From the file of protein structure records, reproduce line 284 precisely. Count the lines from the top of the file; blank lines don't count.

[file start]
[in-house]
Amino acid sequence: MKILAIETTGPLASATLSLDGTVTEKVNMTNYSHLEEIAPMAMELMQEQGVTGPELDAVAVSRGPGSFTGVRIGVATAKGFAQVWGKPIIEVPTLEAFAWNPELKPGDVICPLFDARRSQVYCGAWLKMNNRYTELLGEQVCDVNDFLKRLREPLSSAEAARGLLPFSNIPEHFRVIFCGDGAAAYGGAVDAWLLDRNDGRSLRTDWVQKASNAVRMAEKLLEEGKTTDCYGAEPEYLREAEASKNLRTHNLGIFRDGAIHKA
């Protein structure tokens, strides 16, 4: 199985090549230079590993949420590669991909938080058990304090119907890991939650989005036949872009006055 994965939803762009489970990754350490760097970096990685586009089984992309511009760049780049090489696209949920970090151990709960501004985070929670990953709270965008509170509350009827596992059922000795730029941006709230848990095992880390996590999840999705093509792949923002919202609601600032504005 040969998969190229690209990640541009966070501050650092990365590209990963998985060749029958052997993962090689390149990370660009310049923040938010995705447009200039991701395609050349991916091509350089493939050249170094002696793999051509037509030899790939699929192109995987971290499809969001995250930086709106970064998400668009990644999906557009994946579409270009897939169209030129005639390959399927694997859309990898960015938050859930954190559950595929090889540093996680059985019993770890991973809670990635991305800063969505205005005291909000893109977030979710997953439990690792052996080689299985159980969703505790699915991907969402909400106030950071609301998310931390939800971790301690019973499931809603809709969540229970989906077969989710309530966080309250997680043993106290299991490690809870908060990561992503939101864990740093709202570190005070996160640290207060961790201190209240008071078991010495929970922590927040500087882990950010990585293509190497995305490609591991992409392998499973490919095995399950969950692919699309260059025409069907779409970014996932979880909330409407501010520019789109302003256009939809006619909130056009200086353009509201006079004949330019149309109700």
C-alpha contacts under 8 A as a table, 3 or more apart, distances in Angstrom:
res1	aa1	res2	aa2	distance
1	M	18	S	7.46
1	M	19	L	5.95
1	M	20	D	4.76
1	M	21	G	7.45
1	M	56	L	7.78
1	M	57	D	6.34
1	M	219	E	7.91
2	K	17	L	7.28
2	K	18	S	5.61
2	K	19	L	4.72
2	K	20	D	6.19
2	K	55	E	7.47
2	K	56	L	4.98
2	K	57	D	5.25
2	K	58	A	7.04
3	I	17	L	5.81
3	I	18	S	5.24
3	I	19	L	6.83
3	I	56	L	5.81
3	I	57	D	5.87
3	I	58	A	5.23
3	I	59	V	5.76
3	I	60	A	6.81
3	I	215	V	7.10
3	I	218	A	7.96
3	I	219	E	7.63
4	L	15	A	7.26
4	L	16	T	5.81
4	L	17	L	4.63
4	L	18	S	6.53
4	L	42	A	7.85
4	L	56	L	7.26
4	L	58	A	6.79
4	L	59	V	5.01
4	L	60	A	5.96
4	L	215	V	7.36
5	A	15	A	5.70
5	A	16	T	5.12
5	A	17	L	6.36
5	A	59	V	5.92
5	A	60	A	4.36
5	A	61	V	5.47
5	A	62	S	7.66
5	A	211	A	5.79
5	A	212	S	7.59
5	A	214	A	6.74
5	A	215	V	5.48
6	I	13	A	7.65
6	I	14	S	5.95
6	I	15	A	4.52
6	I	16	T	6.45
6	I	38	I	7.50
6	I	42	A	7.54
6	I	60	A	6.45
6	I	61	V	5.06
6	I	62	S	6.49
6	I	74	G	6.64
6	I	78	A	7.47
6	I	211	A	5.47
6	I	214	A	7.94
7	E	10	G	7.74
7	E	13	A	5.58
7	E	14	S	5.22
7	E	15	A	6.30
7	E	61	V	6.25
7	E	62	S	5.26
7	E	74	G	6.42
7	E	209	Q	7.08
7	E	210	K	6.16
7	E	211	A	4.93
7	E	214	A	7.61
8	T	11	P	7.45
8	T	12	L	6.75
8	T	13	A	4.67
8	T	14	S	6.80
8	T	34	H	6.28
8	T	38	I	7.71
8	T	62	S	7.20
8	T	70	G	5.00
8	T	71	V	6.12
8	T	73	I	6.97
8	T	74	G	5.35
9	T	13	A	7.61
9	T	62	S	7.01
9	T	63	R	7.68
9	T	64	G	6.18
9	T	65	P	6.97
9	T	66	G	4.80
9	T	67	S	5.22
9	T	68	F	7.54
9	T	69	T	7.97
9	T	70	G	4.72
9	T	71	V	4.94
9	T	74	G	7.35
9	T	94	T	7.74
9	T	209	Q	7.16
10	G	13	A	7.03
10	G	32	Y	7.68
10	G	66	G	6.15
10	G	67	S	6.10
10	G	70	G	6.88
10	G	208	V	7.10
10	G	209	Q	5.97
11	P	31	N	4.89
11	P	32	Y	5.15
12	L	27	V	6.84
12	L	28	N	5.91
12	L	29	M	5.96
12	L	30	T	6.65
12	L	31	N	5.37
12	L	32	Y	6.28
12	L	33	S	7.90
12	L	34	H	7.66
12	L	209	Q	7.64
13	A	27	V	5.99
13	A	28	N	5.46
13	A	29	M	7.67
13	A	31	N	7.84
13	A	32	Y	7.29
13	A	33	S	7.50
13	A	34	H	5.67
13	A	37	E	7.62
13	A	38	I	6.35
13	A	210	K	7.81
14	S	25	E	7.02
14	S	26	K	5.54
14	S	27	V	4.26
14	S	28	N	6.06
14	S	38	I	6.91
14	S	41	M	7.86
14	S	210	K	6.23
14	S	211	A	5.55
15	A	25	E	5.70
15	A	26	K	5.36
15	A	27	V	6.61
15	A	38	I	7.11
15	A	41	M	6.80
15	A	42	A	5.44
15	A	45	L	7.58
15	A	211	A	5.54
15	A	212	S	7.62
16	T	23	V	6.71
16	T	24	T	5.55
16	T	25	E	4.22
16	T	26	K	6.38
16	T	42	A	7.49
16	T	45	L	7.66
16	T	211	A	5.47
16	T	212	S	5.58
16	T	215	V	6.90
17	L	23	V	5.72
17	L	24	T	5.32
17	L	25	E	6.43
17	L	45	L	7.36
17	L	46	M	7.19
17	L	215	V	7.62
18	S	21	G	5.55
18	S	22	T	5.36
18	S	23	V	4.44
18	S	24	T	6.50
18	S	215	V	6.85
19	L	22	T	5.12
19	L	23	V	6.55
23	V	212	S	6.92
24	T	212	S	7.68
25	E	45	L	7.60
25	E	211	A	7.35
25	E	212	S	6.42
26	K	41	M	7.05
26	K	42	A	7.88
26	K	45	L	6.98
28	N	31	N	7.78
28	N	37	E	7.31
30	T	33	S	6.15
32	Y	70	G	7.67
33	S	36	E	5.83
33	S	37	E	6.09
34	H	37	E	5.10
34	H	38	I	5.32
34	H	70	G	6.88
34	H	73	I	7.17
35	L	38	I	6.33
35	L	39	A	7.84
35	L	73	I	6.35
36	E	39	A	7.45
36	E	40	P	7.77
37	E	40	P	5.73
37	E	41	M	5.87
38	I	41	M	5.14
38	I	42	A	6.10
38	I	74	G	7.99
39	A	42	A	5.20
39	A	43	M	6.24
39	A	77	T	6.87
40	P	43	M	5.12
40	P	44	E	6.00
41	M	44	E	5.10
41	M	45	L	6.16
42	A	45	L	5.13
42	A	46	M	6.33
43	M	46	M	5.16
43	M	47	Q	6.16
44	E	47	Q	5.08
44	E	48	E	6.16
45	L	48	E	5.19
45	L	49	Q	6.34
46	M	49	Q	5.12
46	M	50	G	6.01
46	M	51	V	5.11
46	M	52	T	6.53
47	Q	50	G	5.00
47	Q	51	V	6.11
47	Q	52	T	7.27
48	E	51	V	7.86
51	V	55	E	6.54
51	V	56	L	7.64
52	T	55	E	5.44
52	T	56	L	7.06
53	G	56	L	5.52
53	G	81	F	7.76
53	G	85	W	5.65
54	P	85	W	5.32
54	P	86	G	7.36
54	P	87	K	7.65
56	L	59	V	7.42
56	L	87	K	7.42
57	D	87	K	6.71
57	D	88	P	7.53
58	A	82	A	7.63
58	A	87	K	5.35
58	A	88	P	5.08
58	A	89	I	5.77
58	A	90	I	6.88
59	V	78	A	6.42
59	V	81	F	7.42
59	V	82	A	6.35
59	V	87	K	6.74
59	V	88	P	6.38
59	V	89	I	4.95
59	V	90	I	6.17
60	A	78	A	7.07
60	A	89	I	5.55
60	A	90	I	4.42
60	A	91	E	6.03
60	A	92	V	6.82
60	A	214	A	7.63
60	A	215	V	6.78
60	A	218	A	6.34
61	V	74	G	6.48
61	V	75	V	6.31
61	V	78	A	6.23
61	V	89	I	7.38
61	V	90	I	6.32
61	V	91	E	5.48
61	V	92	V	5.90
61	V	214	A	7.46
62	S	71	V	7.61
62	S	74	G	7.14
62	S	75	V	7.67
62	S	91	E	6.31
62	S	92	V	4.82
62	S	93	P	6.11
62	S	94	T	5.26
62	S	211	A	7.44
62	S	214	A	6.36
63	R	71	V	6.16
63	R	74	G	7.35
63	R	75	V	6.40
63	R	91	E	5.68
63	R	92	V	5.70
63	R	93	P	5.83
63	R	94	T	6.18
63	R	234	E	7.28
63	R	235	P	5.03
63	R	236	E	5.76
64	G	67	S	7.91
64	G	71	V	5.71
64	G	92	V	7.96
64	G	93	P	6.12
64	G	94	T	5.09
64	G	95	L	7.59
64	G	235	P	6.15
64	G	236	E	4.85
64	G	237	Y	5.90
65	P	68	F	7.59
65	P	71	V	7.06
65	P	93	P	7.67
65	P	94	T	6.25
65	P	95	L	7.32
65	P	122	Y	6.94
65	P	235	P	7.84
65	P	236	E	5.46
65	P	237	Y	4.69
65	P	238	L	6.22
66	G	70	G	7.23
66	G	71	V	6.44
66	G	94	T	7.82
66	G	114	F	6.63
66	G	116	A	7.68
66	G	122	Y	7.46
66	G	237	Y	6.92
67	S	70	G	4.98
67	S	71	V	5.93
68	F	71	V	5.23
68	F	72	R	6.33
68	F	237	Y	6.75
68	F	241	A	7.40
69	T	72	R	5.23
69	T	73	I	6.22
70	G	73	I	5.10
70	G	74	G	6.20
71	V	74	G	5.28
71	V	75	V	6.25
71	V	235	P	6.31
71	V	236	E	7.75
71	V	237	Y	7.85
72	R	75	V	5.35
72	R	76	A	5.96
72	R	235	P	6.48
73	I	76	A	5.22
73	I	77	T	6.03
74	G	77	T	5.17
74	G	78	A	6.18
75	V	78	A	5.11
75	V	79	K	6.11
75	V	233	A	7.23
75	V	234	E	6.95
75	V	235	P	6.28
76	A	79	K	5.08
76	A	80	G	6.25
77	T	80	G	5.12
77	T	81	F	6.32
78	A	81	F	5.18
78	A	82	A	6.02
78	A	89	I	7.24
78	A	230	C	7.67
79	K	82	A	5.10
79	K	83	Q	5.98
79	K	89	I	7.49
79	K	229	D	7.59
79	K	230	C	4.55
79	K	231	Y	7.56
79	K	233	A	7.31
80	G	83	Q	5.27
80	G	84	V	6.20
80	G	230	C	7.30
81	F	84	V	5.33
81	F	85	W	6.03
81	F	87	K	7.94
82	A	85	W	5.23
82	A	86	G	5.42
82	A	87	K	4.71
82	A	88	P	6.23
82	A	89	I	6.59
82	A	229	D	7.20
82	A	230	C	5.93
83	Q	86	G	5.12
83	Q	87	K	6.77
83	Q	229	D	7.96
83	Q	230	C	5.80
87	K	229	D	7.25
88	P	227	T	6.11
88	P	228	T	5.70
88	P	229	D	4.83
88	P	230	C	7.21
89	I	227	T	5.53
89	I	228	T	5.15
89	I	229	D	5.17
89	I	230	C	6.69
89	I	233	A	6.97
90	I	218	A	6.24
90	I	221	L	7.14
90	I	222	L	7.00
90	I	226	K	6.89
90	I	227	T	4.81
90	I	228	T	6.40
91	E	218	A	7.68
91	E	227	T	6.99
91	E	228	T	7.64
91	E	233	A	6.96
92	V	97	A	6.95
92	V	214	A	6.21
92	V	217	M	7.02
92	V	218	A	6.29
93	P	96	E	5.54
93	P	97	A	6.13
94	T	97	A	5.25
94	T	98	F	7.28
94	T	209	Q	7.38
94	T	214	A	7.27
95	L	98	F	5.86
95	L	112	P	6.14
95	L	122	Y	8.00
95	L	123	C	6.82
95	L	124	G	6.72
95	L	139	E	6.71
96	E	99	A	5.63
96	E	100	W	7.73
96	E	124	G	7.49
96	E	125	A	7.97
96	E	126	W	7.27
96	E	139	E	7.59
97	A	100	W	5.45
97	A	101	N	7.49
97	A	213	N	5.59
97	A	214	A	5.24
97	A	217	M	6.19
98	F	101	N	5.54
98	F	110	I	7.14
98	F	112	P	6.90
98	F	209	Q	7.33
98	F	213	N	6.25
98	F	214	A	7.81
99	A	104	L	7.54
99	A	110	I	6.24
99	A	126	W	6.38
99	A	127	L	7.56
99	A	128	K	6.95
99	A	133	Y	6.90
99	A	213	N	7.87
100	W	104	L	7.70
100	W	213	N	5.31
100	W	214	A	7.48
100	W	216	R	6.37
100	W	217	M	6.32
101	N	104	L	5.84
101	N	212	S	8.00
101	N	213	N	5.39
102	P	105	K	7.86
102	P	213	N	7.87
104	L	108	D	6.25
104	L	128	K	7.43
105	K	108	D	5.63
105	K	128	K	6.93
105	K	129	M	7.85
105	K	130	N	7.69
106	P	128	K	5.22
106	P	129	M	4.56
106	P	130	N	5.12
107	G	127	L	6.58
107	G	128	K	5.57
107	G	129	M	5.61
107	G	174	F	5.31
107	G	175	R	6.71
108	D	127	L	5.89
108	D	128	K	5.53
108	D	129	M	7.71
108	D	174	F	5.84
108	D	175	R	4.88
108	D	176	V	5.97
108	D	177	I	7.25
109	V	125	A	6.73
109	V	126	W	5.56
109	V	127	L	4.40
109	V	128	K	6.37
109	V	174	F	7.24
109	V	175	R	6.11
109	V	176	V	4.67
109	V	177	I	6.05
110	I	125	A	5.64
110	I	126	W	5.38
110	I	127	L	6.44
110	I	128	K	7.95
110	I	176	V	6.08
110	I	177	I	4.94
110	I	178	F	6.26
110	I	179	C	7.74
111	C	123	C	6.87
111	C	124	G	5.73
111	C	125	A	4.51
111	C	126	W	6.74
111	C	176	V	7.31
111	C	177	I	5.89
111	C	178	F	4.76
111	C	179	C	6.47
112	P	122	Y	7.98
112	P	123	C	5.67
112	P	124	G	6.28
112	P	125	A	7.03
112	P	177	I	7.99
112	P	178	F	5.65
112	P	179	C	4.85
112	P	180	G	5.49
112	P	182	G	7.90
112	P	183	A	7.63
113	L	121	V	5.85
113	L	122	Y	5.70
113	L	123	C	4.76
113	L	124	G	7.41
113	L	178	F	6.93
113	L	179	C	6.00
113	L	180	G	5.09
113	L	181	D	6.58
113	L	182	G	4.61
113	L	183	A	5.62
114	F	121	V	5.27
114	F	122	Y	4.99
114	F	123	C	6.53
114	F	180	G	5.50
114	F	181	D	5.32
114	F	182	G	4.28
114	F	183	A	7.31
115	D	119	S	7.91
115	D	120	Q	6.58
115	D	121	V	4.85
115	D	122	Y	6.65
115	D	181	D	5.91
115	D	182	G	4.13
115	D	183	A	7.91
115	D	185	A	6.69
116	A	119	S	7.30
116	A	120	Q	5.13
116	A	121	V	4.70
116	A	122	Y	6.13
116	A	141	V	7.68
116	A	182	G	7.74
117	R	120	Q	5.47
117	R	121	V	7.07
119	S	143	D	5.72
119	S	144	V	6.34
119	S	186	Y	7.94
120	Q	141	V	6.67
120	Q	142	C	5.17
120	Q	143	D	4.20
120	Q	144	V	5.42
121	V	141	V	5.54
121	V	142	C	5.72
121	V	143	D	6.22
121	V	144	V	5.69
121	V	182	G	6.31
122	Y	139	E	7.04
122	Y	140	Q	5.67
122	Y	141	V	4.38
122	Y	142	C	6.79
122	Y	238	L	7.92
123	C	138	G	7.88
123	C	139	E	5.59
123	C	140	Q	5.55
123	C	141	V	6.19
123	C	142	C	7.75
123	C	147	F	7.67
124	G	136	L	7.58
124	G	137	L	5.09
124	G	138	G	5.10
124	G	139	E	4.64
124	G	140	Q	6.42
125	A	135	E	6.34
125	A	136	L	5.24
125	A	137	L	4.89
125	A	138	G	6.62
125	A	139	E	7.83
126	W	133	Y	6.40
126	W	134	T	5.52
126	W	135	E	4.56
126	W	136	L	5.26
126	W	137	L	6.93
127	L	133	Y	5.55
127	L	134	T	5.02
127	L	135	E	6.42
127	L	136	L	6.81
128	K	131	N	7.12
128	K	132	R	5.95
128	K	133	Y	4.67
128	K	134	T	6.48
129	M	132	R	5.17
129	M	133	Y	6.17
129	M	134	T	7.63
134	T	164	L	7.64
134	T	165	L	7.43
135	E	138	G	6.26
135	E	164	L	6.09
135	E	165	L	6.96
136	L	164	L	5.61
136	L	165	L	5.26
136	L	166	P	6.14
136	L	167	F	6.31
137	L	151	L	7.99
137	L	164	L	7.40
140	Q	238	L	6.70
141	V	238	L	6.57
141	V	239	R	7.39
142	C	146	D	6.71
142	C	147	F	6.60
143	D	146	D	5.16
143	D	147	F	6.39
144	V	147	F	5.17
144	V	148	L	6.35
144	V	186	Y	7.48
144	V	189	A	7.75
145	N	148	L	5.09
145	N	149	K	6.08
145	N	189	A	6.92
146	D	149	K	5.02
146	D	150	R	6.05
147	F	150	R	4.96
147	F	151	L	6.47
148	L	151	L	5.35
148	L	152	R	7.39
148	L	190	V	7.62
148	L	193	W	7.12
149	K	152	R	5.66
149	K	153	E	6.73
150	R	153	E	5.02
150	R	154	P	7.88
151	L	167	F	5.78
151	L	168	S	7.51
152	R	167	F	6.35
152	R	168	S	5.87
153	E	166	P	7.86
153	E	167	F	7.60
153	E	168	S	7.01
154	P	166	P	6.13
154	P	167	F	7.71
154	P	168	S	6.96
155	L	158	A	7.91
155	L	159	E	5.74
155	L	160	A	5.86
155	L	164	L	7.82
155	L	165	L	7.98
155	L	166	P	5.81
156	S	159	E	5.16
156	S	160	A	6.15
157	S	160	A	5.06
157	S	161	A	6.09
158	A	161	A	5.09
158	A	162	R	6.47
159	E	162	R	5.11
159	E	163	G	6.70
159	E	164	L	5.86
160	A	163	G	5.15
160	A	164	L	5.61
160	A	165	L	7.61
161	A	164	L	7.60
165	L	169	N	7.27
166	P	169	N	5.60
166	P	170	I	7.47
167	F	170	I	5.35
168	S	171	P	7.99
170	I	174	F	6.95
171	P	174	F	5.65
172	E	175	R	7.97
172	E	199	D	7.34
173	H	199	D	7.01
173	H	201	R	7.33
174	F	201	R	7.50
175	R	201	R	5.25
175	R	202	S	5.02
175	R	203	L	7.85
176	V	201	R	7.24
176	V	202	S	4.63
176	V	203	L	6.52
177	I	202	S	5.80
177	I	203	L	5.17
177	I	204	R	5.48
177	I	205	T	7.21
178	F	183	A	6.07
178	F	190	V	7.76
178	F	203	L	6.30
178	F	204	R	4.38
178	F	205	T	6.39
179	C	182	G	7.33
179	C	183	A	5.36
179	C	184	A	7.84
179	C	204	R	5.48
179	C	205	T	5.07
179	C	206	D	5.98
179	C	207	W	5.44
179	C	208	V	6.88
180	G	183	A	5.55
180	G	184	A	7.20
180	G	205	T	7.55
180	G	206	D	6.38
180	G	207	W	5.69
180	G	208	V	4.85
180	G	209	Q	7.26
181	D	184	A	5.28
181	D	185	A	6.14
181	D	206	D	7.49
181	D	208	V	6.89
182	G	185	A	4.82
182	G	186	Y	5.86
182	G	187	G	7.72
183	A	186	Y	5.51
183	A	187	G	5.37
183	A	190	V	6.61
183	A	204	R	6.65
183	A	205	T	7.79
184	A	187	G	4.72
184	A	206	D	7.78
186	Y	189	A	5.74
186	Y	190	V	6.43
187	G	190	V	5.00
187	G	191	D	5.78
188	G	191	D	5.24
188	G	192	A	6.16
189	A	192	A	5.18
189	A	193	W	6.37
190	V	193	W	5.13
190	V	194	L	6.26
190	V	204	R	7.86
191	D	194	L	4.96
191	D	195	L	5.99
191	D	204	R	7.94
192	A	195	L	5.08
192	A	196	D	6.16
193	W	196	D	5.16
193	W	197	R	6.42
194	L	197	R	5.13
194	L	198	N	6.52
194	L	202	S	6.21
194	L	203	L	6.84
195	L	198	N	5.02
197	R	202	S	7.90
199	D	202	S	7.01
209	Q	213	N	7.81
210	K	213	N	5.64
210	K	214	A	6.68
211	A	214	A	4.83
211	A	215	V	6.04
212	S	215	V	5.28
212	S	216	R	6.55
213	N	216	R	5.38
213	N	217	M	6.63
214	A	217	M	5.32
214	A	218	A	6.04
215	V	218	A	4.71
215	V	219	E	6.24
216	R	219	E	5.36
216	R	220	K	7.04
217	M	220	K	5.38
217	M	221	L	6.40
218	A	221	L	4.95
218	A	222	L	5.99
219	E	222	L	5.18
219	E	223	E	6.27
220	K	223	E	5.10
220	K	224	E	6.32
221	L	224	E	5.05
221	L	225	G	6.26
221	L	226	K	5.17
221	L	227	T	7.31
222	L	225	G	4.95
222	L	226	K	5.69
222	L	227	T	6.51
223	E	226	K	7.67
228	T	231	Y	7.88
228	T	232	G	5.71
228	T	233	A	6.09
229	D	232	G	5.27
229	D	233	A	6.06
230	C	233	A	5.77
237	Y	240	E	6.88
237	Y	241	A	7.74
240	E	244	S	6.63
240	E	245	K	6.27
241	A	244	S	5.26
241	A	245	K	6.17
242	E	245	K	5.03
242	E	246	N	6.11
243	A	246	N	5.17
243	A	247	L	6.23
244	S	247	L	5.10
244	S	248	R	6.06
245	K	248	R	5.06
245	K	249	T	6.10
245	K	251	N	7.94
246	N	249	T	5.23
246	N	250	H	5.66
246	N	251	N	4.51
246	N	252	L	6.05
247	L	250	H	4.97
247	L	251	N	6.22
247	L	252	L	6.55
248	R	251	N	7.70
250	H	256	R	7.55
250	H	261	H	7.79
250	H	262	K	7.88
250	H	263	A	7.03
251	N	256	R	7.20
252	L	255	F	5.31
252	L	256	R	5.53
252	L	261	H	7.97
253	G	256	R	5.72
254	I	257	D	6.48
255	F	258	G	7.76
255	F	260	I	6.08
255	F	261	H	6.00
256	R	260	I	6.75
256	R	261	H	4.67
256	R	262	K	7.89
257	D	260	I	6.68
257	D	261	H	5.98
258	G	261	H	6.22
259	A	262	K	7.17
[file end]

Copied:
64	G	93	P	6.12